Question: Cool my final question and maybe the hardest, who are your favourite musical acts on the scene right now?

Binary: Sedgewarbler I’m a big fan of Dank and Disco’s work. Um… Hyphen plays good quality music whether glitch, dub or D&B. Richard the Third. He’s the only South African dub producer whose shit I’d expect to regularly hear on UK dancefloors.

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RESPONSES (5)
  1. scornucopia says:

    Those of us who’ve been around for a while questioned dubstep’s uniqueness when it first surfaced as the new kid on the block. After all, is it really that different from the “Isolationist” movement from the early ’90s? I played a Burial track for a member of a well-known SA band a few years ago and he remarked that it sounded an awful lot like a Tricky remix. Also, take tracks from bands like Scorn in the mid-90s and ask whether they weren’t the ultimate precursors of dubstep? This is so obvious to the point that Scorn’s latest releases are described by many as dubstep albums.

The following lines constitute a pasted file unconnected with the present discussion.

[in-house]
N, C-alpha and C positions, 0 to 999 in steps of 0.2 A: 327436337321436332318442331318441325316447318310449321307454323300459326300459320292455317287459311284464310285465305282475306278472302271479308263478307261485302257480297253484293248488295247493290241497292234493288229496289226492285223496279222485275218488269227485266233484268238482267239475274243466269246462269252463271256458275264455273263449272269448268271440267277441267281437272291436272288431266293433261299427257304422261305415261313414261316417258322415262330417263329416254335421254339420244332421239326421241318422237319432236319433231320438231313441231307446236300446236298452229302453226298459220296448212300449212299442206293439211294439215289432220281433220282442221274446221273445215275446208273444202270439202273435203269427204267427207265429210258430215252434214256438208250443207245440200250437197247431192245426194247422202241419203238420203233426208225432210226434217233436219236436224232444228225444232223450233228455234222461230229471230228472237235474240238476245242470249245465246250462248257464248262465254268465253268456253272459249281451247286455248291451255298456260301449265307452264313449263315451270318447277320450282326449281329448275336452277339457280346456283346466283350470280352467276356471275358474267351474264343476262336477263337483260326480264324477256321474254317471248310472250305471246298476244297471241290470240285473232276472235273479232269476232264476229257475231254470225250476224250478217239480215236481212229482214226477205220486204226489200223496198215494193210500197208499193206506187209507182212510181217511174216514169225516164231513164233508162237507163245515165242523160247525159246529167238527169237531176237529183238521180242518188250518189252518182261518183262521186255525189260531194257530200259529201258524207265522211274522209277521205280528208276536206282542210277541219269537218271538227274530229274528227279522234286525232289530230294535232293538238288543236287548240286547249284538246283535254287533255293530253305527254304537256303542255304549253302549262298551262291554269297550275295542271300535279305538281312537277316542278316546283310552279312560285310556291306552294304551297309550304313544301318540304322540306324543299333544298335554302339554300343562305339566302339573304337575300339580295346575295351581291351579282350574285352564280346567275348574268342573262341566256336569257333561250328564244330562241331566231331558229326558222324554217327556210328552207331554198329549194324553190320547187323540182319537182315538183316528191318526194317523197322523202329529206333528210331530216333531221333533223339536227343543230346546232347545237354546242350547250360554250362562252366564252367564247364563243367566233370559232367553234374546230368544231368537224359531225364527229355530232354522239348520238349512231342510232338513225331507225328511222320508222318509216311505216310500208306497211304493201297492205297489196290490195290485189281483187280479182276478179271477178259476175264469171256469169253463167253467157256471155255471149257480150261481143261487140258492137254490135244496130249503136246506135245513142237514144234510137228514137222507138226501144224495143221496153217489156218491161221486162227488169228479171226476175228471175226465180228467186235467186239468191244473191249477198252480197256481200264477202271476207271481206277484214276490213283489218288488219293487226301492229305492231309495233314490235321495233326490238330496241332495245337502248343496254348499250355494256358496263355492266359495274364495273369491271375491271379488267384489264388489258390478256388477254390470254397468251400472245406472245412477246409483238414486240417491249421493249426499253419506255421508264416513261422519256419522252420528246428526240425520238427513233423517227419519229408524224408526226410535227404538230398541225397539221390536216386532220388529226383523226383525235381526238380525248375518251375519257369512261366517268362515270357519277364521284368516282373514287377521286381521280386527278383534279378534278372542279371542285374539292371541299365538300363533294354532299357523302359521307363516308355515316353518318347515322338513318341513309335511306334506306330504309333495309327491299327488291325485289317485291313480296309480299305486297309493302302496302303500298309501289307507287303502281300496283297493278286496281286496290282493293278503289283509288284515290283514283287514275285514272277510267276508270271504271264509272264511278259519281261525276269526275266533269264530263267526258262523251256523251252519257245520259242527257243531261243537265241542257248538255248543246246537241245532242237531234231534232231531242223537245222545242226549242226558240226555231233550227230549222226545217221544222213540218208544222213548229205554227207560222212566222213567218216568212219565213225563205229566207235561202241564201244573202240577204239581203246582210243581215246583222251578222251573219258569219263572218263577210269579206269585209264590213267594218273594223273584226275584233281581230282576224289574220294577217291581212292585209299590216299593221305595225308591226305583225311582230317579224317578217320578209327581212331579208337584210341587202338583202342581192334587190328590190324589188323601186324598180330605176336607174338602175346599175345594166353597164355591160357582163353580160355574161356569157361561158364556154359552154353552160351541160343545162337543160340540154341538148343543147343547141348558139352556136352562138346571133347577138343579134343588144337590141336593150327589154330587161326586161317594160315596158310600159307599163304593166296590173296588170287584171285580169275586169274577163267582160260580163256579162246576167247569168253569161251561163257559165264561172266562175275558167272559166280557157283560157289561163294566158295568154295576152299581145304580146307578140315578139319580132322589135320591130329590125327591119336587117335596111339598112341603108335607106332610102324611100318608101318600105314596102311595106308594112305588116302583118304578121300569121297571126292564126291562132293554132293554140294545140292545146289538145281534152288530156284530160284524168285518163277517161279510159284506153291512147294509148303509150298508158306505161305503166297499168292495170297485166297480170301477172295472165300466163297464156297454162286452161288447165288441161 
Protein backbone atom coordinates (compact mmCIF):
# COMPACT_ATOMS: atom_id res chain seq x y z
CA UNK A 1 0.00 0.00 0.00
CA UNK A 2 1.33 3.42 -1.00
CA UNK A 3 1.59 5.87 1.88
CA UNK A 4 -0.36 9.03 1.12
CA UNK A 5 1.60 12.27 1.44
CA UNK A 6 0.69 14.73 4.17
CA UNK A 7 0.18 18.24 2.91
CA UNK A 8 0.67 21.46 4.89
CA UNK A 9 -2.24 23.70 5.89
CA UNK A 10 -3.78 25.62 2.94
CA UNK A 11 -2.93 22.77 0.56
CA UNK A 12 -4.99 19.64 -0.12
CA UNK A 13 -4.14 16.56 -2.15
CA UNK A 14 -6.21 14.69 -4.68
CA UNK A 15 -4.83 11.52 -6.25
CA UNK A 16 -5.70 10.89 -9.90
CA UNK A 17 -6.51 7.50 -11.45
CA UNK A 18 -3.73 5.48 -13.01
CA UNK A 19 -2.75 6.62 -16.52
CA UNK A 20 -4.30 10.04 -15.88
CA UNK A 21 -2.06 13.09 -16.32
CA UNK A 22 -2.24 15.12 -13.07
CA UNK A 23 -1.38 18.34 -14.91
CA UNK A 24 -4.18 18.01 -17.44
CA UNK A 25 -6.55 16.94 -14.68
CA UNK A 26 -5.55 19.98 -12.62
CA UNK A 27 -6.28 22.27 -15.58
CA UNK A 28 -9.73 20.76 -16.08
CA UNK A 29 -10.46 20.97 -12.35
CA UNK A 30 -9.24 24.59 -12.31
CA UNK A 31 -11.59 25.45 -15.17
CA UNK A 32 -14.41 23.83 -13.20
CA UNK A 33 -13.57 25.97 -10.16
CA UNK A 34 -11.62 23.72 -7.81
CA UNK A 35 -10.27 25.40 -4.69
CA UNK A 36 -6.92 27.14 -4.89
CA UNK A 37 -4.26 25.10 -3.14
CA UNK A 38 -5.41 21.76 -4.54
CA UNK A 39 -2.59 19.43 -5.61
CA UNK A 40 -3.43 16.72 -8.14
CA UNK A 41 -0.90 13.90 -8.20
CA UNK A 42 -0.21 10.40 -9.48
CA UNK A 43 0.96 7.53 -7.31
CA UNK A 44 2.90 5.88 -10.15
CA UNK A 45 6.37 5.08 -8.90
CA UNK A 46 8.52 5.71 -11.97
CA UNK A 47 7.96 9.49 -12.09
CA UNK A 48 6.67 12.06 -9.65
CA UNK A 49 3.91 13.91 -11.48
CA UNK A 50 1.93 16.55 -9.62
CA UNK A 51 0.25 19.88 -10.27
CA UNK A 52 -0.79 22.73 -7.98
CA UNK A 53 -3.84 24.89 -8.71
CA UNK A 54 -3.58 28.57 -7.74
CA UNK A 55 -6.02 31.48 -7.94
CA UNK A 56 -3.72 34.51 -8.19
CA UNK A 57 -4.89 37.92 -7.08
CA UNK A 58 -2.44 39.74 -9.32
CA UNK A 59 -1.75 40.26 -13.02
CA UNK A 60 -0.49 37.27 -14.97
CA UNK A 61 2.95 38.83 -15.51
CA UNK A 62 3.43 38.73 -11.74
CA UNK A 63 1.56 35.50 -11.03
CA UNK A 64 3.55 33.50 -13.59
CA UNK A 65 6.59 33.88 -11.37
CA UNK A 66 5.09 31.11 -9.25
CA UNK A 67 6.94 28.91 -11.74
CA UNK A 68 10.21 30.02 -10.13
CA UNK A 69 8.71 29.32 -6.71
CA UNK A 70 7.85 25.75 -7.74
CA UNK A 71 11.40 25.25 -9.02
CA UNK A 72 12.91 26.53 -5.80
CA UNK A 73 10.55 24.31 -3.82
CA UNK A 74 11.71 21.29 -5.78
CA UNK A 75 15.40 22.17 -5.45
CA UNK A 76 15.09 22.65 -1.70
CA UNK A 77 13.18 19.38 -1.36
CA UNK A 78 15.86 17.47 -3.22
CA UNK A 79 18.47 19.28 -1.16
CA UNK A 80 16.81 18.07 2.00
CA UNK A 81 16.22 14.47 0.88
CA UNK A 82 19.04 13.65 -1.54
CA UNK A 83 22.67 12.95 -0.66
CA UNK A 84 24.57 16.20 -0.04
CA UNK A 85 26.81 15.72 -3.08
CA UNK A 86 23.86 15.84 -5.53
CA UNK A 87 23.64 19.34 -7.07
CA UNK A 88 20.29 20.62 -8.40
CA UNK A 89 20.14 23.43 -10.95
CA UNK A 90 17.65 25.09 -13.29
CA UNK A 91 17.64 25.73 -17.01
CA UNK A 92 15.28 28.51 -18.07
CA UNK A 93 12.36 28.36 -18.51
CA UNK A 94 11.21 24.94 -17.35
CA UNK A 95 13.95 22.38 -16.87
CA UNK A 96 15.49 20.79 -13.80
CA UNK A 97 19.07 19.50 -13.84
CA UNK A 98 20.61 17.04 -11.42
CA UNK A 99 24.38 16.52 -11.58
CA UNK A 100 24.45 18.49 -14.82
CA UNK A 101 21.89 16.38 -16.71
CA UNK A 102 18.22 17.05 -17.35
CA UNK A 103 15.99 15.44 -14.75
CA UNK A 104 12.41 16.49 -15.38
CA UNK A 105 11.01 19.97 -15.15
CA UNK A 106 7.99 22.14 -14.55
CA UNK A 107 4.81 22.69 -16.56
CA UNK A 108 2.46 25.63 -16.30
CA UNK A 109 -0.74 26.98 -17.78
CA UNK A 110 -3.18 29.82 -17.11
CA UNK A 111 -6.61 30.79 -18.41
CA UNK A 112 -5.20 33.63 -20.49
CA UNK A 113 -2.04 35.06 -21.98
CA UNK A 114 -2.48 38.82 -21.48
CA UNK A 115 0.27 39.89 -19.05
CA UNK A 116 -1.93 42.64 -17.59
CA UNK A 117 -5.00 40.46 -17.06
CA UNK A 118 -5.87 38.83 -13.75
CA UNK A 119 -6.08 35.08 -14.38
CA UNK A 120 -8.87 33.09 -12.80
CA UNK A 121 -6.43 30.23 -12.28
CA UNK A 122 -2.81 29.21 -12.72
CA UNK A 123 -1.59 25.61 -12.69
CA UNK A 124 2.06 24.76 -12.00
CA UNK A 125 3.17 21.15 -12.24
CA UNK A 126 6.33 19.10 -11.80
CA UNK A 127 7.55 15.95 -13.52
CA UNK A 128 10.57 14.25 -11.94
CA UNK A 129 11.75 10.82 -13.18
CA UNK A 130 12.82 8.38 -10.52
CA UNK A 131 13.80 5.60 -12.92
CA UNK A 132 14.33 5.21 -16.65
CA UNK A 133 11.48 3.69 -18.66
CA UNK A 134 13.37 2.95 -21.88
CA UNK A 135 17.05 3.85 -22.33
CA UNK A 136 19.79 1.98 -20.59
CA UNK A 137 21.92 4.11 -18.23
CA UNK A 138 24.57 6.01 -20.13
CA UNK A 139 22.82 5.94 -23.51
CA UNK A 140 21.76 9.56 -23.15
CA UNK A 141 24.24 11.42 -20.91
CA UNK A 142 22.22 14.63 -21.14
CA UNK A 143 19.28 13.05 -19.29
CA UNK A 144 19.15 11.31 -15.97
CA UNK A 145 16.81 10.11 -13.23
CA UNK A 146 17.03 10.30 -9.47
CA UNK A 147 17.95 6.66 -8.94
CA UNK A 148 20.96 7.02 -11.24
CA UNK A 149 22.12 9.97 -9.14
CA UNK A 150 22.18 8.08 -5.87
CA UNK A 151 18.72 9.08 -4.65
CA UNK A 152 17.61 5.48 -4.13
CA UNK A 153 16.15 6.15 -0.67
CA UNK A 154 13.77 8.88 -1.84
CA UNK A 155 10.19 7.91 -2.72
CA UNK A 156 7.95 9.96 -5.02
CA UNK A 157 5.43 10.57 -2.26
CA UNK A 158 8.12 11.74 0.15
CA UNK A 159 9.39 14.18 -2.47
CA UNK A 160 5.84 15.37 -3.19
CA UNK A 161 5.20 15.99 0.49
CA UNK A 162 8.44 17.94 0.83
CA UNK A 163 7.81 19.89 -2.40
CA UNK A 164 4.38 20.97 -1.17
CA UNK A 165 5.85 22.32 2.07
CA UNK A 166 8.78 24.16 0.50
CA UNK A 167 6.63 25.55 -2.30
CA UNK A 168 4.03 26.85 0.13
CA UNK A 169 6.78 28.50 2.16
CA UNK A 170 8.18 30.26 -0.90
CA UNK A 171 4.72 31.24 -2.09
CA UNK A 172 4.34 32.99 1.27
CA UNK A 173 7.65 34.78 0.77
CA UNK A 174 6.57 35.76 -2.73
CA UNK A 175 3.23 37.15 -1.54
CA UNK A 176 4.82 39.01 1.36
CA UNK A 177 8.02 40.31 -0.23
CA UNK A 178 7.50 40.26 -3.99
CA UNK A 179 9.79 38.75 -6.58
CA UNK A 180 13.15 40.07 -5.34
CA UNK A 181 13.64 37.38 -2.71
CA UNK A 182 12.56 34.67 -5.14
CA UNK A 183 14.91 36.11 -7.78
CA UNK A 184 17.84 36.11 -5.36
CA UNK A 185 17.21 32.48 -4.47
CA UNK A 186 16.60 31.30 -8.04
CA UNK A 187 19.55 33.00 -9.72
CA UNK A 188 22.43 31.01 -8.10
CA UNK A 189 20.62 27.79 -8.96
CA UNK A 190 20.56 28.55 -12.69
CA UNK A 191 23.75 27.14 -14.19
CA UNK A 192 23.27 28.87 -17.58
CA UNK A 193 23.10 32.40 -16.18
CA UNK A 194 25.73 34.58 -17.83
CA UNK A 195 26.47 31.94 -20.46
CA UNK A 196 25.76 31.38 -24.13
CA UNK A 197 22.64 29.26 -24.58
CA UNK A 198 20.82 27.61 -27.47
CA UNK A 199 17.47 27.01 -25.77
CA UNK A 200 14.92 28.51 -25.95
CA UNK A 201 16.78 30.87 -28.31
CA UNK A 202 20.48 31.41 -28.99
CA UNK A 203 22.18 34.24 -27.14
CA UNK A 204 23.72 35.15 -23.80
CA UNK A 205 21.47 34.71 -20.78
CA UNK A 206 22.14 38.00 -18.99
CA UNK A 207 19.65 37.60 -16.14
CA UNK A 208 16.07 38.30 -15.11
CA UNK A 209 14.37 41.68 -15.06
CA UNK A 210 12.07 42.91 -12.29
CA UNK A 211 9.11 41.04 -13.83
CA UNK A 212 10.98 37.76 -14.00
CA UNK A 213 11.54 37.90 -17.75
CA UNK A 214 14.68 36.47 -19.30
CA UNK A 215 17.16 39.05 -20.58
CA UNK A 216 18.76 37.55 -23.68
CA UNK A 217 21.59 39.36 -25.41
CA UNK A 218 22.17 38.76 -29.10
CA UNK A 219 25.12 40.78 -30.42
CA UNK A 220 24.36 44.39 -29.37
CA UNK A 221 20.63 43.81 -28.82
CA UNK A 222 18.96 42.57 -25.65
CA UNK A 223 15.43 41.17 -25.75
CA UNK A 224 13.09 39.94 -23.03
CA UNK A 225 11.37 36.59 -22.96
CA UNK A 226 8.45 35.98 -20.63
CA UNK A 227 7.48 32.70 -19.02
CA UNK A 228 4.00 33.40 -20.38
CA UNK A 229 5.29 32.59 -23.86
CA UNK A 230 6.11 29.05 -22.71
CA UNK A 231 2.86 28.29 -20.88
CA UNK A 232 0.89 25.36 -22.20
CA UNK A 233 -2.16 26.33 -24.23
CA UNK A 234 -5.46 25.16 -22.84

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  2. Anonymous says:

    “Fiction has become a dubstep institution.” not “Fiction has become an dubstep institution.”
    Learn how to write hack

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  3. Andy says:

    that was the editor… my bad.

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  4. Andy says:

    but thanks for being such a wanker.

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  5. Zuki says:

    Dubstep saved my life…! 😉